ARCHITECTURE DESTROYS NATURE?
rebuilding the human-nature connection
Does architecture destroy nature? According to the United Nations, about 60 percent of the world population is soon to be expected to reside in urban environments. This unprecedented development does not only drive forward the urbanization of rural areas but also the densification of cities. A progression that promises better housing, education, healthcare, productivity, and opportunities for the population, however, it is also a progression largely responsible for the disconnection between people and nature.
This thesis emphasizes the importance of the human-nature connection and explores an alternative approach to sustainability within the field of architecture. It explores ways to reconnect to nature or strengthen the connection between people and nature to foster pro-environmental behavior, rather than focusing on “sustainable” building performance or materials.
While nature connectedness has been identified as a central determinant for well-being and health, for pro-environmental behavior, and positive child development, there is a need for further investigations on how nature connectedness can be achieved or how strategies for the reconnection with nature could be developed. Architects realized their responsibility and are using biophilic design elements to bring back nature experiences to the urban setting. However, the experience of nature alone does not lead to a strong human-nature connection. Research suggests that the relationship between humans and nature is strongest when developed from an early age. Thus, introducing strategies for reconnection to the context of child development will be further investigated.
This thesis aims to transfer evidence and research on the human-nature connection from philosophical, psychological, socio-economical, ecological, and sustainable sciences into concrete design strategies relevant to the future discourse on sustainable architecture. Finally, these design strategies will be implemented in the context of an urban interpretation of a forest kindergarten, that has the potential to affect the whole area and society.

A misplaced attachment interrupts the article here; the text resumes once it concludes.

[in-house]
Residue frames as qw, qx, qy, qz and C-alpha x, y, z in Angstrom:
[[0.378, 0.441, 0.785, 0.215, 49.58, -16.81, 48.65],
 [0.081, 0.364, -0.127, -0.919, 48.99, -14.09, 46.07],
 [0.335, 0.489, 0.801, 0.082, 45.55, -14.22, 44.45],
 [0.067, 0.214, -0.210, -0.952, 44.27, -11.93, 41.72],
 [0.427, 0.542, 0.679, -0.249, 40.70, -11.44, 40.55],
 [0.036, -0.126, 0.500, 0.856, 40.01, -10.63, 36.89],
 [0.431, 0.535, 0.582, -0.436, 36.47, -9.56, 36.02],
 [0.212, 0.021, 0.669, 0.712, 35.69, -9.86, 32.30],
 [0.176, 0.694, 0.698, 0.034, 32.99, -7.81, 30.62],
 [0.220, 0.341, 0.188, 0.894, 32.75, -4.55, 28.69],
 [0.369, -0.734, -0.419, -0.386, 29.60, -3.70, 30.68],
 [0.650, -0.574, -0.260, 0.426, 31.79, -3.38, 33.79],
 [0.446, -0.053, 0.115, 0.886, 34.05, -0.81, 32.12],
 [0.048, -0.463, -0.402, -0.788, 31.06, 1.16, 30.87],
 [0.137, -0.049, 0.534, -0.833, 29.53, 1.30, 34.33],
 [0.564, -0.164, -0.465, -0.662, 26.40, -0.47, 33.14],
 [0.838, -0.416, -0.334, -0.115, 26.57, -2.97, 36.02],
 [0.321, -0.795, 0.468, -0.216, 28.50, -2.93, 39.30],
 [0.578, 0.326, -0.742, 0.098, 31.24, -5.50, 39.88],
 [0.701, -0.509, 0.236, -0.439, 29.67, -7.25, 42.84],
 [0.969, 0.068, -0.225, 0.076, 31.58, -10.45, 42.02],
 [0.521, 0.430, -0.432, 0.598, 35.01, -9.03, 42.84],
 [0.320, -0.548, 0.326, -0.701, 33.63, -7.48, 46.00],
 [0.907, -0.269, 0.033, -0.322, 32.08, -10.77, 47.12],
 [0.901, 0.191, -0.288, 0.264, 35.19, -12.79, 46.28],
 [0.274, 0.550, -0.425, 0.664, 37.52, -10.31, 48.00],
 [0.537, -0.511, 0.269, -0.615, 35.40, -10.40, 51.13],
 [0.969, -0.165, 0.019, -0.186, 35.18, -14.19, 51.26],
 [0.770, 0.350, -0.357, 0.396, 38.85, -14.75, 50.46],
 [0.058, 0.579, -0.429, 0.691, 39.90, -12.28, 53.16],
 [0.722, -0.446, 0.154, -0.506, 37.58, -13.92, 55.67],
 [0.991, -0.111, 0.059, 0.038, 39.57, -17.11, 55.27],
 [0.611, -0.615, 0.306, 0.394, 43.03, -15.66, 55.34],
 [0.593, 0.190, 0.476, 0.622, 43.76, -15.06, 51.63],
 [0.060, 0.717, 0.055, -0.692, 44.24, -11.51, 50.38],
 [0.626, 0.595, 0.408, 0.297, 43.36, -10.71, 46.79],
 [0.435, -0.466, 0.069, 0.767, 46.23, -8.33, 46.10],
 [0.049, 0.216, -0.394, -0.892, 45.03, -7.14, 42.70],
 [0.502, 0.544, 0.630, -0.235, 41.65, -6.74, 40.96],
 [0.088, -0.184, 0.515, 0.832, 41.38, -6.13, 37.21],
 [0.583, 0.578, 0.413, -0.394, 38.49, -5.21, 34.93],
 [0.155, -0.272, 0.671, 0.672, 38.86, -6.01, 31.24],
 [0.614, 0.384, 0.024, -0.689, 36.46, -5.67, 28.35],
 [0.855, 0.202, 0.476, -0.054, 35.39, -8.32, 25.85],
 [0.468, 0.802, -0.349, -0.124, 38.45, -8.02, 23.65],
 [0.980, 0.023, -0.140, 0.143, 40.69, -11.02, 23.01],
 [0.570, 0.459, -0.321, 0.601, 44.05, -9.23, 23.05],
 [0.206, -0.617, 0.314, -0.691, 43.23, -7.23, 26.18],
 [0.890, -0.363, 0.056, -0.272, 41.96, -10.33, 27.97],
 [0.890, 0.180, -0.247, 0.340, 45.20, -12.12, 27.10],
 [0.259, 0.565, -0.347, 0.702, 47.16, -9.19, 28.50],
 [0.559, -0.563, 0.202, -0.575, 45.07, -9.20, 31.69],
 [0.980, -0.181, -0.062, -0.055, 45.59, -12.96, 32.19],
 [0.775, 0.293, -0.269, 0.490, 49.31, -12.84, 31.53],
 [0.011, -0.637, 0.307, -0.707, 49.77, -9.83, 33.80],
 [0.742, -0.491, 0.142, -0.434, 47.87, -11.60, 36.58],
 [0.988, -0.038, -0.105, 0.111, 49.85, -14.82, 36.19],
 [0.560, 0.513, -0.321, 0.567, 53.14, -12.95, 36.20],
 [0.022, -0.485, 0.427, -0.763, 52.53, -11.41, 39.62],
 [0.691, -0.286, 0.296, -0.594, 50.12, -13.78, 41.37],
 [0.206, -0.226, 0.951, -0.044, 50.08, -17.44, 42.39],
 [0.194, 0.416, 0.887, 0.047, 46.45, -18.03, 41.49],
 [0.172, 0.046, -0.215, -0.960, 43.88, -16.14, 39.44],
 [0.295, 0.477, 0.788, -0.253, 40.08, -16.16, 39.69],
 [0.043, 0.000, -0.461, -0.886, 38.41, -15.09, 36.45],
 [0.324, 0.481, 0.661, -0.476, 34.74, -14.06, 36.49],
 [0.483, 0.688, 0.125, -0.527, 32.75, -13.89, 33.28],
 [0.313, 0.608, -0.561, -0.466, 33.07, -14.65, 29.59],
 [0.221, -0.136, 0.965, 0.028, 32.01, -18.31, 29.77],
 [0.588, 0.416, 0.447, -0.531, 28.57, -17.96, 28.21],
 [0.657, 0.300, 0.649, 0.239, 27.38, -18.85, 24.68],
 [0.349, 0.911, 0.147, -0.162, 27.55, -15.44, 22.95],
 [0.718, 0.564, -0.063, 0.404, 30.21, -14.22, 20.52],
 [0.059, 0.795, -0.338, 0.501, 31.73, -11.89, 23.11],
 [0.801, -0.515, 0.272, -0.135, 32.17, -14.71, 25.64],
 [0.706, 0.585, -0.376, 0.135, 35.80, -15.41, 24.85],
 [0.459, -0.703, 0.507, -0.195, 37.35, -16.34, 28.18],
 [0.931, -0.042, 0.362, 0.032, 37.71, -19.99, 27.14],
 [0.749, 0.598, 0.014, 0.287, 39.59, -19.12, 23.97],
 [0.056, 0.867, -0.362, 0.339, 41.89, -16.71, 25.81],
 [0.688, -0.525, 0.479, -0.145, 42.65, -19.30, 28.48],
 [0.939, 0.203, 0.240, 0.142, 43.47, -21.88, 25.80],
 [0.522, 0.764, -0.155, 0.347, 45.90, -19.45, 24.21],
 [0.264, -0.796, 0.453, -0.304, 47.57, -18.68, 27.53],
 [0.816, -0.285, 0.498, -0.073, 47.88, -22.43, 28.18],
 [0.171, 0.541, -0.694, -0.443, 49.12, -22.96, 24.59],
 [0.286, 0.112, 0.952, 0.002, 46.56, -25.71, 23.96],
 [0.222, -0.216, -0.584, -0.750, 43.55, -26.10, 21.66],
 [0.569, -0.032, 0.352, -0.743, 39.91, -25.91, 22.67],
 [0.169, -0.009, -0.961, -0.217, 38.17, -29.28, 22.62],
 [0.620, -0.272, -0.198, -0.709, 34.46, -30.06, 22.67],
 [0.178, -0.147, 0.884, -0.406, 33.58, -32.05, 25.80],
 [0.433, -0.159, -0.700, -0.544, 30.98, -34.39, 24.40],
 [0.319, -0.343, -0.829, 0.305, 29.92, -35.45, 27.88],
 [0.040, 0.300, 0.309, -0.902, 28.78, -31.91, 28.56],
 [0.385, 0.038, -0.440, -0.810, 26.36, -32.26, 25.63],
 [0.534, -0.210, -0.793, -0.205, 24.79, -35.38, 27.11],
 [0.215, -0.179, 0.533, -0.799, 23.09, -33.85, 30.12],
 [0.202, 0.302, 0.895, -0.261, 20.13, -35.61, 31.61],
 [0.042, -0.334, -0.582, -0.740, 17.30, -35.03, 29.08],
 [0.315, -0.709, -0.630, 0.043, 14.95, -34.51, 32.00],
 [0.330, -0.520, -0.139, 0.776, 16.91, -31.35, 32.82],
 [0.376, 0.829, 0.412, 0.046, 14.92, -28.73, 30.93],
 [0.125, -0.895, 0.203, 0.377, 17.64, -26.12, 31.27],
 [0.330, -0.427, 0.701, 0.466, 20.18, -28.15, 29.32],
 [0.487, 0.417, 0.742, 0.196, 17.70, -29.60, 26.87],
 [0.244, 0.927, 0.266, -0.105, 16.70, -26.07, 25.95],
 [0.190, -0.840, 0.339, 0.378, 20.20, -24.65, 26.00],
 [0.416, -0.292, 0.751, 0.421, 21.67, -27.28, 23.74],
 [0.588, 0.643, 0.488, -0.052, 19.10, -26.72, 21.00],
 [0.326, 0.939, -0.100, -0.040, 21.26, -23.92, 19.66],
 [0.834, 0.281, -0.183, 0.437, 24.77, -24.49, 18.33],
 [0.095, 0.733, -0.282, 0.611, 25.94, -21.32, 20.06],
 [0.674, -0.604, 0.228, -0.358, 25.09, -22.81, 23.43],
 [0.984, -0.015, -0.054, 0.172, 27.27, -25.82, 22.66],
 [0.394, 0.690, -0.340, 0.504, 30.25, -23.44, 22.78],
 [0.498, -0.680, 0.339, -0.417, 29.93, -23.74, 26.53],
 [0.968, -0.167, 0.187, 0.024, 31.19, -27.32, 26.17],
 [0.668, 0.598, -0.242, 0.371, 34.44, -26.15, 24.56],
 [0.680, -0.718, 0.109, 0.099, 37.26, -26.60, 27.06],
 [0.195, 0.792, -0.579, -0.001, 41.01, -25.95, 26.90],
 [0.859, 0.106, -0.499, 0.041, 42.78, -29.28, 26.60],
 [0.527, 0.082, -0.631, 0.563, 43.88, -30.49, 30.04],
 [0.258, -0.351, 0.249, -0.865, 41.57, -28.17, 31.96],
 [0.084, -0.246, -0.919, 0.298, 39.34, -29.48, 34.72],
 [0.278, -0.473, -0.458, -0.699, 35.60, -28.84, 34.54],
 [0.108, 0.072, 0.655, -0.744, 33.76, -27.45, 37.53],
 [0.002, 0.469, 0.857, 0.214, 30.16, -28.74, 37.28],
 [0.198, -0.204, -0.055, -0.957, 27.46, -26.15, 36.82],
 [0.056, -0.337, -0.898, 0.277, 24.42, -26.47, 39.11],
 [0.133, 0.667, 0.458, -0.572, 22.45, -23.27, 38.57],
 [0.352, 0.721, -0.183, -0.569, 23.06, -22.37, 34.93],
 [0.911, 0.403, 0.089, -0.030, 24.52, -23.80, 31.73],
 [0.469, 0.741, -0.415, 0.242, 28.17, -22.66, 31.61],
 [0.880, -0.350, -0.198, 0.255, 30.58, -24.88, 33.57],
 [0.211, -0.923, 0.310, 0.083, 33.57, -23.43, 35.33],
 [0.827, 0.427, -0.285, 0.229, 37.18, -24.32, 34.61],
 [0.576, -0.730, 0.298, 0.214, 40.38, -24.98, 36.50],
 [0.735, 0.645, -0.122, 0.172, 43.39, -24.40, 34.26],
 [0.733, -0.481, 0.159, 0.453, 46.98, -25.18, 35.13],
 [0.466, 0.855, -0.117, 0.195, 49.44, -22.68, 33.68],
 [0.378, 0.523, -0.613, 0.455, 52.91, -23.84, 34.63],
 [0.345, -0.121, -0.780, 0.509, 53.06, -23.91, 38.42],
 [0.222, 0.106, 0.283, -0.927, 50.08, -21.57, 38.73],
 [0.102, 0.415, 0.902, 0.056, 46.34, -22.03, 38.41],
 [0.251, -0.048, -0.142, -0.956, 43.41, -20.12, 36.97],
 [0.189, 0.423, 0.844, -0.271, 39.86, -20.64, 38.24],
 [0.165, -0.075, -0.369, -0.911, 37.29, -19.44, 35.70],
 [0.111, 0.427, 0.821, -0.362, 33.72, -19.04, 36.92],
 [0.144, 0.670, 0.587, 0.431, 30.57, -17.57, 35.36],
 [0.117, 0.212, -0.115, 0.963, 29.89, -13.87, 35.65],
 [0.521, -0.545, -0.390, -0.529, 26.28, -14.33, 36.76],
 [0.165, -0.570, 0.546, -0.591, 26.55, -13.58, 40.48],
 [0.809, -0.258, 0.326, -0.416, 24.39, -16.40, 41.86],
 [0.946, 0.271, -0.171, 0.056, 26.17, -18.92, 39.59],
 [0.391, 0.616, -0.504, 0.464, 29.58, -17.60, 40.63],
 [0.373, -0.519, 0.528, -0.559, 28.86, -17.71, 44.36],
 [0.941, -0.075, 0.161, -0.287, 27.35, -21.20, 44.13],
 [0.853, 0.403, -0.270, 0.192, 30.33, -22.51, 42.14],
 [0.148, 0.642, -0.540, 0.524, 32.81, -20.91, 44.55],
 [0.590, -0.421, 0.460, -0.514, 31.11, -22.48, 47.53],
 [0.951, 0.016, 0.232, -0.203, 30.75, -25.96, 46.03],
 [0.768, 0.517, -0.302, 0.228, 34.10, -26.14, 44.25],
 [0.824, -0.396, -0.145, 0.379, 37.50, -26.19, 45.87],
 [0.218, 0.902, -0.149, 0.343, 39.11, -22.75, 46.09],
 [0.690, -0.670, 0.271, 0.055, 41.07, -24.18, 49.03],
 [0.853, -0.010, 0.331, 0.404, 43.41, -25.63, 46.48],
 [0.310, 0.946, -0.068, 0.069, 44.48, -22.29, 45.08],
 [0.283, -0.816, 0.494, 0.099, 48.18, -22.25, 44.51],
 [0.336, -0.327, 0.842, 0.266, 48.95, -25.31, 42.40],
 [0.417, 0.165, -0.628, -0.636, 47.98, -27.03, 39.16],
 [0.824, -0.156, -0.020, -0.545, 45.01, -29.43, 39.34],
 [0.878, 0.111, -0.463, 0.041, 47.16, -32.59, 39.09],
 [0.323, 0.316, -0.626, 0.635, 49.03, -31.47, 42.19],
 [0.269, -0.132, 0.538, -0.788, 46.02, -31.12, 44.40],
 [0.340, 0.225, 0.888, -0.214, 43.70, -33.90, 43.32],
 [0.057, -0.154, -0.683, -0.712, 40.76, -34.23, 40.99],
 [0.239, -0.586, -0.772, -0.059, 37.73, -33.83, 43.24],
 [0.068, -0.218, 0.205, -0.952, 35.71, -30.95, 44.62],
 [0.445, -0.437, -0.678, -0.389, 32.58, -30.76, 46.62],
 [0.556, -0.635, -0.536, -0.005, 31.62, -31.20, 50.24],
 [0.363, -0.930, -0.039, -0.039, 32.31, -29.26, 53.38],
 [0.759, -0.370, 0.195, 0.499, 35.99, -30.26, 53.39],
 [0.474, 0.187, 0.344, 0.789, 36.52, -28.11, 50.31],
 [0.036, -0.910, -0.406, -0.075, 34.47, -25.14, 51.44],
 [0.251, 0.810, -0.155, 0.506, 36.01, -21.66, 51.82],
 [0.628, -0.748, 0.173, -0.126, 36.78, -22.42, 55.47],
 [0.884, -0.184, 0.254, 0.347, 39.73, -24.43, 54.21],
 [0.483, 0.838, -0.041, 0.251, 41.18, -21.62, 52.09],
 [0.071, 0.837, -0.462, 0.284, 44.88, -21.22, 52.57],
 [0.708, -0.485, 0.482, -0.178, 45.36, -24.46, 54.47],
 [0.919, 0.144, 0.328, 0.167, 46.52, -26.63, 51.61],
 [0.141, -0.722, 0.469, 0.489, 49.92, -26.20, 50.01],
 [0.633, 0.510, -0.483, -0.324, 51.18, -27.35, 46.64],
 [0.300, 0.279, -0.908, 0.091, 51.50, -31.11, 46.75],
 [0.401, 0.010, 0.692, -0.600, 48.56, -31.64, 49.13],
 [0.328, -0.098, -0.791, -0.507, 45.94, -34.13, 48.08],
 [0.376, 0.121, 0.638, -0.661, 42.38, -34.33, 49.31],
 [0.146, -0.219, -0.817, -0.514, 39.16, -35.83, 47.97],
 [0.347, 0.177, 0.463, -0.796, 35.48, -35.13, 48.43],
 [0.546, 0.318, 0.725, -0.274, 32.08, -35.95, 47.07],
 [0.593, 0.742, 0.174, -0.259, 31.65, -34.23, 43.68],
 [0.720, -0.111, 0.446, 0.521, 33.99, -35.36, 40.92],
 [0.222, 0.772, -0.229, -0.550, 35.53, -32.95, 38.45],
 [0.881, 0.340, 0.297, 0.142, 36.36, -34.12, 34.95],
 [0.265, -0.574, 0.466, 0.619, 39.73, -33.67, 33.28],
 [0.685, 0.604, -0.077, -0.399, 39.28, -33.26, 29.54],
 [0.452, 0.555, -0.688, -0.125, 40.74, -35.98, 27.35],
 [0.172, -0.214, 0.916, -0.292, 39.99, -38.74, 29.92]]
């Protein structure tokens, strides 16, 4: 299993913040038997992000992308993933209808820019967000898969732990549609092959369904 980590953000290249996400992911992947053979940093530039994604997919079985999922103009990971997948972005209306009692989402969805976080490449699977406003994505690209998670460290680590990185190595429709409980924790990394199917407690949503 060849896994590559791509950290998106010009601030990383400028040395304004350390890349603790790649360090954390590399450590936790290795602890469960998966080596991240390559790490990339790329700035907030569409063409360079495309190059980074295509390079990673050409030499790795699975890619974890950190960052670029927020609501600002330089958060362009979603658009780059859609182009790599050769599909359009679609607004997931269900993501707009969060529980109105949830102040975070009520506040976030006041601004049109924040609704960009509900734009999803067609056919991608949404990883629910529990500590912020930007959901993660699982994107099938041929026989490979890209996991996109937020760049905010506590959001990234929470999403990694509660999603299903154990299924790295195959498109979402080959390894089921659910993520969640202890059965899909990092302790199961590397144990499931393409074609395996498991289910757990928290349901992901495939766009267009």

TABLE OF CONTENT
Can architecture reconnect people to nature?
Even though sustainability in architecture has gained a lot of popularity and shapes the requirements for buildings in many competitions, architectural designs rarely focus on creating an enhanced human-nature connection. In fact, architecture usually disconnects us from nature while providing shelter and protection for people. So how can architecture reconnect people to nature? To answer this question a better understanding of nature, our connection to nature and its importance, as well as disconnecting and reconnecting elements, in general, is necessary and led to five guiding questions and objectives.
What is nature?
To understand the aim of this thesis it is essential to have a clear definition of what “nature” means in its’ context. It is a question that has been discussed by many great thinkers and philosophers throughout history, often together with what humanity’s place is in nature and how we affect it. One of the earliest descriptions of humanity’s relation to nature was made by Cicero, reflecting on how mankind treats, manipulates, and shapes the land, he differentiates the natural environment into a first and second nature. A wild, pristine, and untouched external nature which, through the human conquest and domination, becomes a different, manmade nature. This dualistic view of nature turned out to be one of the fundamental concepts for the future discourses on ecological, economic, and social development.